The new scheme that included industry feedback brought to light glaring discrepancies in reforms and their actual implementation. An actual comparison of the reform scores and feedback shows why some states surprise on the EODB rankings. Goa scored a mere 14.12% based on the ‘feedback’ score taking the difference to starling to 46.88%, a substantial indication that the reforms initiated do not reflect ground realities. The report has thrown up surprising results with Maharashtra, often touted as India’s most industrialised state led by the bustling financial capital of Mumbai, ranked 13th with a reform evidence score of 97.29 percent but a “feedback score” of 50.29%. Similarly, despite being an industrial hub, the southernmost state Tamil Nadu clocked 15th rank, with a “reform evidence score” of 95.93 percent and a feedback score of 43.90%. For Delhi, the discrepancy between actual and paper reforms is even more glaring, 33.99% on paper but just 6.4% through industry feedback. Delhi’s rank slipped to 23rd this time from 19th in 2016 and 15th in 2015. Andhra Pradesh scored 99.73% on reforms and 86.5% on feedback, while for Telangana the corresponding figures were 100% and 83.95%, respectively. All the North Eastern states and Chandigarh had a zero on feedback rating; Delhi was just above Kerala which had a dismal 1.97% feedback rating. Gujarat has raised a grievance that despite having a higher feedback score of 83.64 percent as compared to Haryana (82.9 percent) and same reform evidence score (99.73 percent), the state was placed two notches lower. Although two states, Telangana and Jharkhand have implemented 100% of the reforms, Andhra Pradesh gained a higher overall score. Mizoram, Andaman, Manipur and Sikkim undertook less than 4% of reforms that were listed by the DIPP, whereas the States like Arunachal Pradesh, Lakshadweep and Meghalaya (ranked last) did not undertake even a single reform.
The rank Goa received last year was a great shocker to the industry and much below the relative expectations of many stakeholders. On a corrective note, the GCCI soon commissioned the Goa Institute of Management (GIM) to conduct a study to identify the areas of improvement. Accordingly, a number of action areas were identified and a detailed report was submitted to the Chief Minister by GCCI
Andhra Pradesh performed to top the EoDB rankings much to the success of an initiative called ‘Andhra Public Service Guarantee Act 2017’ which guarantees a time-bound dispensation of more than 60 services. These include providing electricity connections, environmental clearances etc. in the promised time or else the defaulting officer is penalised through salary deductions. Today, the State claims that more than 99% applications for starting a business are cleared in the stipulated time.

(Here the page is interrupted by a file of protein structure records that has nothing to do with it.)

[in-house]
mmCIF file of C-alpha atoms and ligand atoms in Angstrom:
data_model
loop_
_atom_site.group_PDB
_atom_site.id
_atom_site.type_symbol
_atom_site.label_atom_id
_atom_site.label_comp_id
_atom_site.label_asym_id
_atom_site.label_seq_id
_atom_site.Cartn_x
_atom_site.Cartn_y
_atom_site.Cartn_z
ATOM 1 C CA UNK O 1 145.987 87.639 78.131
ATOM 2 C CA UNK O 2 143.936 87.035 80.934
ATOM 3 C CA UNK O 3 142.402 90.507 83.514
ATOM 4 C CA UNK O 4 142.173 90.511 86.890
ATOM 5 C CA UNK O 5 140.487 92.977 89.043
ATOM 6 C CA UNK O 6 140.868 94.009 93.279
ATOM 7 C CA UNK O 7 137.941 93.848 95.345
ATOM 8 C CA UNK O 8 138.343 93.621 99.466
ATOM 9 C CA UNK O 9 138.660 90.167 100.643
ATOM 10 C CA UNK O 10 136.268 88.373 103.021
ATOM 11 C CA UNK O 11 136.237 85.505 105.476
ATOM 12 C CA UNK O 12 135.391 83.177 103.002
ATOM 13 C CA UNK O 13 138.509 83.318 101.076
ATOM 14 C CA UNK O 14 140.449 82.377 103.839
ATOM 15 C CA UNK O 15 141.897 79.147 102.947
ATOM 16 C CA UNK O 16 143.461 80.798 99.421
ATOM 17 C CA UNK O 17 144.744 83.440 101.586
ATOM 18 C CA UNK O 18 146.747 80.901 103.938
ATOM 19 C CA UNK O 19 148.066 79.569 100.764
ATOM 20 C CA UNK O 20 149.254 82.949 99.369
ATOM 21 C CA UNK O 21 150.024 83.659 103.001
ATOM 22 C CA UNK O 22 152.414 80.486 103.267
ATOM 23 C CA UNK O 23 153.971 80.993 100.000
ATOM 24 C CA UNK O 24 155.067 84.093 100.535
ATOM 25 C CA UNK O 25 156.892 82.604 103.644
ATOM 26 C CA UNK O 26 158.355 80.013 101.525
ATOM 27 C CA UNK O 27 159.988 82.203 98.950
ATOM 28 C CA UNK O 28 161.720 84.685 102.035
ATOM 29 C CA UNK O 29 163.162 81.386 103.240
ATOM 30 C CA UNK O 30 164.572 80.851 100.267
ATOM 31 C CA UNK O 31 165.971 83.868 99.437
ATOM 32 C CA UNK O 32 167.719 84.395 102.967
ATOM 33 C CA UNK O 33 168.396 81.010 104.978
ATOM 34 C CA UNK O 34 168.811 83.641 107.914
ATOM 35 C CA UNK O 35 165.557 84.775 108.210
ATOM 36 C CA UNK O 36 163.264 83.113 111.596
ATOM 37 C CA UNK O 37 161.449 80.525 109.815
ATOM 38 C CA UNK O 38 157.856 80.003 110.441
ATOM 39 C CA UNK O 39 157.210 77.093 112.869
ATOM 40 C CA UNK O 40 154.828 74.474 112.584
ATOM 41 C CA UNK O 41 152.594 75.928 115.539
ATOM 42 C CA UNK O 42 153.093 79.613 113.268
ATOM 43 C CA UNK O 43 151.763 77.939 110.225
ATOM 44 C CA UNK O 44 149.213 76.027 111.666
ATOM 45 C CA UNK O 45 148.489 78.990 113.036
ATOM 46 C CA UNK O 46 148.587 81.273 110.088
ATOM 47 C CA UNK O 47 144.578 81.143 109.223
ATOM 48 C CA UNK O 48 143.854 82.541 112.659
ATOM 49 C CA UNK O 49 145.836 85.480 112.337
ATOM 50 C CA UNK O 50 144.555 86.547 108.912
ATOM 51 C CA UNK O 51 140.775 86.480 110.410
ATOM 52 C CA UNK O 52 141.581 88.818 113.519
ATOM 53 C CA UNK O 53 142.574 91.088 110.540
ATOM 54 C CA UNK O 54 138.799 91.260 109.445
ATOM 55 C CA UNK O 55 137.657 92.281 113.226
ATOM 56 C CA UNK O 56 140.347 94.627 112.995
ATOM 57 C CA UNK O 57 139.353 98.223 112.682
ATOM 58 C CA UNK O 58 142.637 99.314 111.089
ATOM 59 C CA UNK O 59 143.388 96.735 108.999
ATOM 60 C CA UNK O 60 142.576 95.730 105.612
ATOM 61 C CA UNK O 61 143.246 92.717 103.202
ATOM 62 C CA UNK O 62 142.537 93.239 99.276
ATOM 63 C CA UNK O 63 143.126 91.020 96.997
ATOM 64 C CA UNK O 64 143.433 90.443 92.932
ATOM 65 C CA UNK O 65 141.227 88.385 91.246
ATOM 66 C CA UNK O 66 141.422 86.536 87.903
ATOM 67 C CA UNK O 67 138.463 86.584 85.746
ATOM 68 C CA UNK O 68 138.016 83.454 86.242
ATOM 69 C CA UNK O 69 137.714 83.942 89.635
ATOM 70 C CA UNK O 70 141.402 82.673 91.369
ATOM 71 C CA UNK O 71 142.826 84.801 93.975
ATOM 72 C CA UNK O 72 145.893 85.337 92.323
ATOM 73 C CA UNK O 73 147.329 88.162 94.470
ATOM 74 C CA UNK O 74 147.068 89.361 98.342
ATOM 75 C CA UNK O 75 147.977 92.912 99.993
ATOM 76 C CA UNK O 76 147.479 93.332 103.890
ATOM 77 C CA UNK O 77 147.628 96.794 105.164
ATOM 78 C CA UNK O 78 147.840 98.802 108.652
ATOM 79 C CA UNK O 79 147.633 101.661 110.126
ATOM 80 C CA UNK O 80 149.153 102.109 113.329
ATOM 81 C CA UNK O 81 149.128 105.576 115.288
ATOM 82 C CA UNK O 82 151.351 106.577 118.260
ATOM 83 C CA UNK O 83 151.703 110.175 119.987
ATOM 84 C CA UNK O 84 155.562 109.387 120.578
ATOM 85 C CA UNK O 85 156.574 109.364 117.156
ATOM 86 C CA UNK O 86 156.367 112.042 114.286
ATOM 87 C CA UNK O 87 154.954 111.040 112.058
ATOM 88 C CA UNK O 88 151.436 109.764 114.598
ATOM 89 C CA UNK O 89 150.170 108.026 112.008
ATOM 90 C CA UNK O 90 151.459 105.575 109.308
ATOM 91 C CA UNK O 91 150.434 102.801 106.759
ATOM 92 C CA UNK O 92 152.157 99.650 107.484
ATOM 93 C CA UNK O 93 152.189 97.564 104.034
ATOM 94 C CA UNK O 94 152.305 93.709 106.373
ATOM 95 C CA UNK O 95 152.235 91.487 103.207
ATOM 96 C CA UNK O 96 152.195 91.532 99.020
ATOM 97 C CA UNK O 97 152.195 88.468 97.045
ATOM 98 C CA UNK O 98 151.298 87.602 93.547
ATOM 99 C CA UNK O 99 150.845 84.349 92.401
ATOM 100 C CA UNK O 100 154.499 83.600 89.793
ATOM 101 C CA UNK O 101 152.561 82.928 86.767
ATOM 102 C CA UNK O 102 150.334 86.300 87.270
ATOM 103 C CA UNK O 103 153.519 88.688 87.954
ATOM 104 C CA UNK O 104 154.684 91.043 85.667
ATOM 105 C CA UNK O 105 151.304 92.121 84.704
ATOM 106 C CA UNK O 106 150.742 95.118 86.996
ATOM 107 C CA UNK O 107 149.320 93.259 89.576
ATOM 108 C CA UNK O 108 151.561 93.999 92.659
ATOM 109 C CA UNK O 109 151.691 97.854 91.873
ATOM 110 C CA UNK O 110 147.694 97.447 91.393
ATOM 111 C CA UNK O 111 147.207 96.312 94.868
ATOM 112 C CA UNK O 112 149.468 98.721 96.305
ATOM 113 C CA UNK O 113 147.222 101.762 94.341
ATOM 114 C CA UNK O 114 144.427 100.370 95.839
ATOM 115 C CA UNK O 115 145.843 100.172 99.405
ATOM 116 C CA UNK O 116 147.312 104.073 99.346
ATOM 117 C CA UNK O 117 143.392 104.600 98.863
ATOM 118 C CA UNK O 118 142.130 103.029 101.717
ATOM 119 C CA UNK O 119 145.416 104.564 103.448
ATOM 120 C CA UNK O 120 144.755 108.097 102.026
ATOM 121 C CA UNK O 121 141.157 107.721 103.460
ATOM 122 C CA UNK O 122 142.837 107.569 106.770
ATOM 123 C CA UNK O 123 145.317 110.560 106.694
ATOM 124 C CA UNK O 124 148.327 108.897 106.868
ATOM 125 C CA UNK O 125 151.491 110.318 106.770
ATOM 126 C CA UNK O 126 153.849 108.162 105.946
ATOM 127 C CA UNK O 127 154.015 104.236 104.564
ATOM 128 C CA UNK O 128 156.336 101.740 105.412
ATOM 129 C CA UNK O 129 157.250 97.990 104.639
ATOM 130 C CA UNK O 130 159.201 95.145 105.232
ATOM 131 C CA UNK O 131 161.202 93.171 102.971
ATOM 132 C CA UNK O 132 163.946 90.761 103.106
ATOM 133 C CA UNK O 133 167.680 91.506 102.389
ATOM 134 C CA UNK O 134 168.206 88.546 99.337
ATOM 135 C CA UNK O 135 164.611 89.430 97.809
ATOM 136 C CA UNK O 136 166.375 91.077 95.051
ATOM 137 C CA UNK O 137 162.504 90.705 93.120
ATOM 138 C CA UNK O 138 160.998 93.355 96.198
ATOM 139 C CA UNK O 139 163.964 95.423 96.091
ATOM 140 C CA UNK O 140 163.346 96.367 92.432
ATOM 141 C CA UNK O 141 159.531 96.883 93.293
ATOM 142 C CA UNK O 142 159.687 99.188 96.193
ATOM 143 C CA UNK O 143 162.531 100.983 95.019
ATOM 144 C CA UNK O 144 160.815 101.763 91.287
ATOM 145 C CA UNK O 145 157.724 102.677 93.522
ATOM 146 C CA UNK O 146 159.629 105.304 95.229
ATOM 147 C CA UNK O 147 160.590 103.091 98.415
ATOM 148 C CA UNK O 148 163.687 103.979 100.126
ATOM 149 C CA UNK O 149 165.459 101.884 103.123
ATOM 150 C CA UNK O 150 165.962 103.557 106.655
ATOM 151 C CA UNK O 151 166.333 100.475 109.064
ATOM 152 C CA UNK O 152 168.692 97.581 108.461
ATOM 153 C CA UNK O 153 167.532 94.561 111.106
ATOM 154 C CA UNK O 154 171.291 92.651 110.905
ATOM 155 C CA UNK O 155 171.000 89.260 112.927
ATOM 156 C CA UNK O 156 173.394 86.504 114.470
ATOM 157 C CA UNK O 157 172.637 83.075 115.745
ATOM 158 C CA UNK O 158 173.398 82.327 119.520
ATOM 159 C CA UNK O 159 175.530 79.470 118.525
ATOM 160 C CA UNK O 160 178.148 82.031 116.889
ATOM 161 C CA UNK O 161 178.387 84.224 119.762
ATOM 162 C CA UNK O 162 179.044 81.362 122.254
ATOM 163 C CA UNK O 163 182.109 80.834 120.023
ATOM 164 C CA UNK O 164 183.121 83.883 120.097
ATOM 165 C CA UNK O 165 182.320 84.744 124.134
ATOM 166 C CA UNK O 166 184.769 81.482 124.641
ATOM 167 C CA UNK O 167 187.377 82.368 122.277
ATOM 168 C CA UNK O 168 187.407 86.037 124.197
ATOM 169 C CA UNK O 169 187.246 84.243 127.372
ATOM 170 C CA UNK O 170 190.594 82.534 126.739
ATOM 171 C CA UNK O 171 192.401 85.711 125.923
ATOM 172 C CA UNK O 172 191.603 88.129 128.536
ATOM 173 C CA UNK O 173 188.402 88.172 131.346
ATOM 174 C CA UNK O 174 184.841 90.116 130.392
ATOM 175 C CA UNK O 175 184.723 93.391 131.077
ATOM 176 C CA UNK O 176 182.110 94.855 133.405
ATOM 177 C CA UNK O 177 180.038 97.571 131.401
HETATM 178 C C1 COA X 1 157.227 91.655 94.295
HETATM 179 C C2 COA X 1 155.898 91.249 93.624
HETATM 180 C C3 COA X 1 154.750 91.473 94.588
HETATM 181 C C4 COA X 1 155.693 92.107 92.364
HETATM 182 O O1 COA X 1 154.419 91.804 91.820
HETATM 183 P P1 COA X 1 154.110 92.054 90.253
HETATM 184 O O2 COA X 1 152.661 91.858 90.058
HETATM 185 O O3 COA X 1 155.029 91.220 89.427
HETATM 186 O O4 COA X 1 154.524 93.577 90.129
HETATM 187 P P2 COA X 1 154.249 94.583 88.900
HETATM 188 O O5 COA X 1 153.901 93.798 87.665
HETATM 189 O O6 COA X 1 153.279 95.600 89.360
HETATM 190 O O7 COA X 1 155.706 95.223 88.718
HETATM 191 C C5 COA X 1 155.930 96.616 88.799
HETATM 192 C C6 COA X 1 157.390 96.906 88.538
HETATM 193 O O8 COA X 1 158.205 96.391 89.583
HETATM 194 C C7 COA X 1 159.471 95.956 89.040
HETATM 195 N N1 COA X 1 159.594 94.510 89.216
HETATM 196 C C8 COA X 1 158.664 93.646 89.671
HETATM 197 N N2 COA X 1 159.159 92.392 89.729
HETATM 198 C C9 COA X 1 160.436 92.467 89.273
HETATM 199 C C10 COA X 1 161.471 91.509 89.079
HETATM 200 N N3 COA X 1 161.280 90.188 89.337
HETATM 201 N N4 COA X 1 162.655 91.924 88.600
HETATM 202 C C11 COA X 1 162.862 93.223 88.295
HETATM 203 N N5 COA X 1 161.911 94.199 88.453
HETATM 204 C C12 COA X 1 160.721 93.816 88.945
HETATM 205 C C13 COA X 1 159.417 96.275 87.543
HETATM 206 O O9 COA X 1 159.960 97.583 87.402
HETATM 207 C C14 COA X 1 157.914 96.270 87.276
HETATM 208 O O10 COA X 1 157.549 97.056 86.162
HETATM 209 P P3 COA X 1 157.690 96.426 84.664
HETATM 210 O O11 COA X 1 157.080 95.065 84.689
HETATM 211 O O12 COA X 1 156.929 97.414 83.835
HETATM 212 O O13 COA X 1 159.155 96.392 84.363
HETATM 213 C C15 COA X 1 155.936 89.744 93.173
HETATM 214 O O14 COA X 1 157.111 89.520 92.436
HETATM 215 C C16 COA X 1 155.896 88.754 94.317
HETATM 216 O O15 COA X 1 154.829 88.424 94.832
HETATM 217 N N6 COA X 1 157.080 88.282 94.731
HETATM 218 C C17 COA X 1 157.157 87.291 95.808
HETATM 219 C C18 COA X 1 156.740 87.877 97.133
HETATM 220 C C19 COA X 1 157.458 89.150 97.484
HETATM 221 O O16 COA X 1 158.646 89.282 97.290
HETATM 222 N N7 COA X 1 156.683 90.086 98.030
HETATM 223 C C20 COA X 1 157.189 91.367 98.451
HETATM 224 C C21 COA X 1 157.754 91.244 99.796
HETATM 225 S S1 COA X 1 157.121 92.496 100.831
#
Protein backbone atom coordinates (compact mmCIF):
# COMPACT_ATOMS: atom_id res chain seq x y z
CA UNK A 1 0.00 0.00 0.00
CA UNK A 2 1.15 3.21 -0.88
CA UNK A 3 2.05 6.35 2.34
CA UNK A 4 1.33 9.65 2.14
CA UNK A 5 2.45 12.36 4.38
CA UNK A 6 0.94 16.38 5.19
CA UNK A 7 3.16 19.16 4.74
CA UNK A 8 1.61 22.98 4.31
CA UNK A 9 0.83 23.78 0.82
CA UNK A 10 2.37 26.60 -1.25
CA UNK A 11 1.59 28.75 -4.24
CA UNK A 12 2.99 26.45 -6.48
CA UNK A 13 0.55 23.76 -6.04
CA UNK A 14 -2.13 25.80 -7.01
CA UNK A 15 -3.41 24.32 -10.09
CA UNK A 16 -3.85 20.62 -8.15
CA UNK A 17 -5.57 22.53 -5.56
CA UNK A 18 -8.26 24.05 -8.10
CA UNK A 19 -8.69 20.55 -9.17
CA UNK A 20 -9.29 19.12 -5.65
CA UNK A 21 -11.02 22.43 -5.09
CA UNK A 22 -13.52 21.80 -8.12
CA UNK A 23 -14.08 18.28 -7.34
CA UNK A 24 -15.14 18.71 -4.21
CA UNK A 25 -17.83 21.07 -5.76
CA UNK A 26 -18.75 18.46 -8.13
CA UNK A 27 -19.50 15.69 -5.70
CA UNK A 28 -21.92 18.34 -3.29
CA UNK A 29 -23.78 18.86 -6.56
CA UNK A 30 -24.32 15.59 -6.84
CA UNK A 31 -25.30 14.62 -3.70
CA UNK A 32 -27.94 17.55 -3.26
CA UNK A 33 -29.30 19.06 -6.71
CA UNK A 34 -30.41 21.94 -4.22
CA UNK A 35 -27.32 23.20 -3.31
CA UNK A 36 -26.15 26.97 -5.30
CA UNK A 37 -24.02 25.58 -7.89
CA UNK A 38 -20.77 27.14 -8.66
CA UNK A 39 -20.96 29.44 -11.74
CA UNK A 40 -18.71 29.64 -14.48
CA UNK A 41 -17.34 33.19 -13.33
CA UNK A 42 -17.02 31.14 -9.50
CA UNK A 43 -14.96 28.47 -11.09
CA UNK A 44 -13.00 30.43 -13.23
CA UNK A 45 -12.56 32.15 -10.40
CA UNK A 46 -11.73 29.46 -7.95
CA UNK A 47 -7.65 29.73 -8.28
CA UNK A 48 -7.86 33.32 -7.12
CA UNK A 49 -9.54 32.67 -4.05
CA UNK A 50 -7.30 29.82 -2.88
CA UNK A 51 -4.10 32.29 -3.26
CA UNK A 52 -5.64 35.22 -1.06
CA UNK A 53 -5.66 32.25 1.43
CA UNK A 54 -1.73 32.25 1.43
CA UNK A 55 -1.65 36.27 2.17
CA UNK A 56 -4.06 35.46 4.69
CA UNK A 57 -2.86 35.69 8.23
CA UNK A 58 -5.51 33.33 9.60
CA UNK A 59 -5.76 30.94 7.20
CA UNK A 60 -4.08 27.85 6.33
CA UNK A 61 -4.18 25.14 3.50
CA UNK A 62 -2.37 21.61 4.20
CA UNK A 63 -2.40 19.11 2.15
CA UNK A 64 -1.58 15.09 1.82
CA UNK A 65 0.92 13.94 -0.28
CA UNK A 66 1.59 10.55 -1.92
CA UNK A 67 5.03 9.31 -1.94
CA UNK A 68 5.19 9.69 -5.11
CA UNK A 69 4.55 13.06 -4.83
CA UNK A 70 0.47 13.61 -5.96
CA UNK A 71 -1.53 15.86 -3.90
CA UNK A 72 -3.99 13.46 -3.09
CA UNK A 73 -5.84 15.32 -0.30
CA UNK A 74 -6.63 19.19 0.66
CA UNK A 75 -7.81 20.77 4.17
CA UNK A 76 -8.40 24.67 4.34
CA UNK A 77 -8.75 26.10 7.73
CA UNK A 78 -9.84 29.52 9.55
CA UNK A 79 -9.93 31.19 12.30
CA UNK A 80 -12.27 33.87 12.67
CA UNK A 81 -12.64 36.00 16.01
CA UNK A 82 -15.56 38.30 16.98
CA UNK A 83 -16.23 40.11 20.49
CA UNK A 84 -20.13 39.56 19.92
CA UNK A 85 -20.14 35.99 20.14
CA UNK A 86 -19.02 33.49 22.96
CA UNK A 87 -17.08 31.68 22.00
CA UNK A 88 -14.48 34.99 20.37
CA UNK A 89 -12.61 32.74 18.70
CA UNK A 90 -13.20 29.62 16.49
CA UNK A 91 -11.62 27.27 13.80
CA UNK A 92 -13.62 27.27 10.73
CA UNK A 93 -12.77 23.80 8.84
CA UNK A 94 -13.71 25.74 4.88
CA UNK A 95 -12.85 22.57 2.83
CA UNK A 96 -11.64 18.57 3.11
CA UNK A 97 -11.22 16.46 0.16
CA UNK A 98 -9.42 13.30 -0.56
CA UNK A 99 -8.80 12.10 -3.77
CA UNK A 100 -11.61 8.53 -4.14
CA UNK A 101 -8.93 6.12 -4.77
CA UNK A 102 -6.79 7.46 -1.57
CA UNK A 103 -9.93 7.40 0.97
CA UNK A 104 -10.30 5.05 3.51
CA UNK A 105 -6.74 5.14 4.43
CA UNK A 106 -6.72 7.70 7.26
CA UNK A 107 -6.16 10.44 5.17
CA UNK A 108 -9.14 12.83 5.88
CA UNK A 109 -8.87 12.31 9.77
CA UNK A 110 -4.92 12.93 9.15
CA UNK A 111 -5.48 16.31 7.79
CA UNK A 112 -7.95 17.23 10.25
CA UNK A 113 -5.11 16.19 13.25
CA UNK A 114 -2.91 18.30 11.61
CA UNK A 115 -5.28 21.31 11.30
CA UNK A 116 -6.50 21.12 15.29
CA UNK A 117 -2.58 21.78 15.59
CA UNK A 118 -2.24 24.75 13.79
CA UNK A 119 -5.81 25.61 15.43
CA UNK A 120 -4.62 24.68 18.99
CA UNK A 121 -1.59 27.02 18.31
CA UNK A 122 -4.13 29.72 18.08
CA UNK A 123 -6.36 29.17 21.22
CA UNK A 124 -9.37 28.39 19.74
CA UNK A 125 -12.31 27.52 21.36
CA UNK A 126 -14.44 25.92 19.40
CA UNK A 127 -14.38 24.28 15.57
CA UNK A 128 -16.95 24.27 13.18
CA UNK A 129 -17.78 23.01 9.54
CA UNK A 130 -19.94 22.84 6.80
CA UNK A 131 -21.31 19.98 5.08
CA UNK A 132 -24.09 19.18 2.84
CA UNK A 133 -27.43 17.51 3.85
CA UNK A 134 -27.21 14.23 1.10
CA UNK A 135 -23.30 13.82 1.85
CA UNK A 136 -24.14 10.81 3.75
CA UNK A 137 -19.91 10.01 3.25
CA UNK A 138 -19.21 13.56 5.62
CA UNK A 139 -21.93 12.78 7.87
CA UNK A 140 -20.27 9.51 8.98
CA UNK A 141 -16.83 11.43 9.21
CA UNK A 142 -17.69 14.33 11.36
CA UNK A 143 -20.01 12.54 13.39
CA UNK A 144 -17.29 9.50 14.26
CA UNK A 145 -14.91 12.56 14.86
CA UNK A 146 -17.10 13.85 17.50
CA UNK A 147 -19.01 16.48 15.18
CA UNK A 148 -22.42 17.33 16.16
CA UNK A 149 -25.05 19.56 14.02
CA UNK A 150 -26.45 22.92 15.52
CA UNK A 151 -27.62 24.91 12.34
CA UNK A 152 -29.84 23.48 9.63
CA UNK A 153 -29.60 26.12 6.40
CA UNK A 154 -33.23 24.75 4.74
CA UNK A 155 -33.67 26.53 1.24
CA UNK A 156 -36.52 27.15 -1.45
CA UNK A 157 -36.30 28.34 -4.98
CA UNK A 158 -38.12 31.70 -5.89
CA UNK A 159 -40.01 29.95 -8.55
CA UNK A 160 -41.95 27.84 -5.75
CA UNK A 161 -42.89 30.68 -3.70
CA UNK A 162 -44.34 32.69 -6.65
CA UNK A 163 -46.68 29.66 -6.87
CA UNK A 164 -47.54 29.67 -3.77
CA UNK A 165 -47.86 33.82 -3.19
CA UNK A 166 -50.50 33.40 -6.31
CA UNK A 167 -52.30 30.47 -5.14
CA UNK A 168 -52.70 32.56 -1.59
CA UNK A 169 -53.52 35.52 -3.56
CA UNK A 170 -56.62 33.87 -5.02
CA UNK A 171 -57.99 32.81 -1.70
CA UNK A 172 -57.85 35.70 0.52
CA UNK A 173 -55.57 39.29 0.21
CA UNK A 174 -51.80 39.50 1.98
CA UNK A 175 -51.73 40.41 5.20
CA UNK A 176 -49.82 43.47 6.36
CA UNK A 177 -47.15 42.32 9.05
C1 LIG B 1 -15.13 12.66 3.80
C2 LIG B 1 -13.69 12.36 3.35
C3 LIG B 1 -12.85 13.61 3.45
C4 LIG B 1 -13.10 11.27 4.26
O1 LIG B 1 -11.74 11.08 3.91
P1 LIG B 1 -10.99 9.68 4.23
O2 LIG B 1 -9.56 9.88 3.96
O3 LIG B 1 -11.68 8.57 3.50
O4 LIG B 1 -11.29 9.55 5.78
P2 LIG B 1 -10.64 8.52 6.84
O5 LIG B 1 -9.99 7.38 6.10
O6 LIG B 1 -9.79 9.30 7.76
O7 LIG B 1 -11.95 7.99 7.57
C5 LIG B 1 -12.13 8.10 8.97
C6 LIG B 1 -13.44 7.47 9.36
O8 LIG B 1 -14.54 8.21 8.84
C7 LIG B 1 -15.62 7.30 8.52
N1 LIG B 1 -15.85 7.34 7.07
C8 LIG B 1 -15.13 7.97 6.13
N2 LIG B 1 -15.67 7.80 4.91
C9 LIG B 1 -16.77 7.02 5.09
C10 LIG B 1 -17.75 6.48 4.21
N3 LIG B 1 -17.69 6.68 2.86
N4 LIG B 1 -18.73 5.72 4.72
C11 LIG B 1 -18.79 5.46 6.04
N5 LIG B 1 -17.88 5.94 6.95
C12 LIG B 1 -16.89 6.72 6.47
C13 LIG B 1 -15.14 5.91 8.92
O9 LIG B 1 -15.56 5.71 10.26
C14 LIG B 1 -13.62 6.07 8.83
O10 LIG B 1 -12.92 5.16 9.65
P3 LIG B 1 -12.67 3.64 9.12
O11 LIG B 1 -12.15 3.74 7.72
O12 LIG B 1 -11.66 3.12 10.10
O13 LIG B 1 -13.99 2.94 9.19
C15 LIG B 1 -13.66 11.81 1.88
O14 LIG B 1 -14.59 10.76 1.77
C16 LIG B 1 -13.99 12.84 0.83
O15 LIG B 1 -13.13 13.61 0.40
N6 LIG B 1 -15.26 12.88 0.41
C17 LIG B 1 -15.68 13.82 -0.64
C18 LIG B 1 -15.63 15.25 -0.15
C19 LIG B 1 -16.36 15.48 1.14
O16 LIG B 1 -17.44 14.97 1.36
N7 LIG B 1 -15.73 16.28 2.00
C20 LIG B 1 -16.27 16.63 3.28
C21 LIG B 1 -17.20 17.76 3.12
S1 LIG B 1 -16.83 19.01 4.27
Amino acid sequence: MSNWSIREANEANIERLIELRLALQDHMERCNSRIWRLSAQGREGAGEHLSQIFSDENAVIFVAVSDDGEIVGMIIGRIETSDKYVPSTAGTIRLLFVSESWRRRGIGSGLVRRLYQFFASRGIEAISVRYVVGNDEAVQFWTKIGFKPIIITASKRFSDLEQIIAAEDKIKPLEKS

Goa Chamber of Commerce took it as a mission to improve the state’s ranking: Sandip Bhandare
Goa has bagged the 19th rank overall and the 1st Rank among the aspiring states in the last ranking of the states for Ease of Doing Business. While in terms of rank, our position has improved only by two ranks – from 21st to 19th, in terms of the score, we have shown substantial improvement from around 19% to 57%. This is really praiseworthy.
When we received the ranking of the last year, the GCCI took it as a mission that we will make all efforts to co-operate with the Government to improve the rank. We commissioned a study by engaging Goa Institute of Management and prepared a report giving very useful suggestions on the ‘low hanging fruits’ as well as medium term and long term goals.
I am happy that Goa has improved its ranking as well as score. However I am aware of the fact that as compared to the top 10 states, we are lagging far behind and a lot more needs to be done. Further, the ranking is like an examination. While the examination is important, the education and knowledge is far more important. We have to thus ensure that we not only improve our scoring and rank but also the actual situation on the ground level. The Investment Promotion Board with its new CEO, unfreezing of SEZ Land, digitization of the Government functioning will, I am sure, go a long way in improving the Ease of Doing Business and Goa should hopefully be among the first 10 states in the coming years.
The other much talked index is the Ease of Doing Business published by the World Bank as part of its ‘Doing Business Report’. This report is primarily a benchmark study of regulations. This index ranks countries, unlike the EoDB rank of Indian States. The better performance of Indian States in the EoDB including that of Goa will go a long way in improving the performance of our country on EoDB rankings, as the effect of improving State regulations on economic growth of the country as a whole is claimed to be very strong. Moving from the worst one-fourth of nations to the best one-fourth implies a 2.3 percentage point increase in annual GDP rate. The EoDB index is an aggregate figure that includes different parameters which define the ease of doing business in a country. In the last EoDB rankings by the World Bank, India jumped 30 ranks to secure the 100th position as per report released in November 2017 in an endorsement of a string of reforms implemented. India has truly done lots of reforms based on the World Bank report of the last year. India has submitted the claims and the World Bank team have visited the country already. The process of feedback is on and results will be out in October. India seems most likely to emerge as a relative winner again in the EoDB rankings that are expected shortly.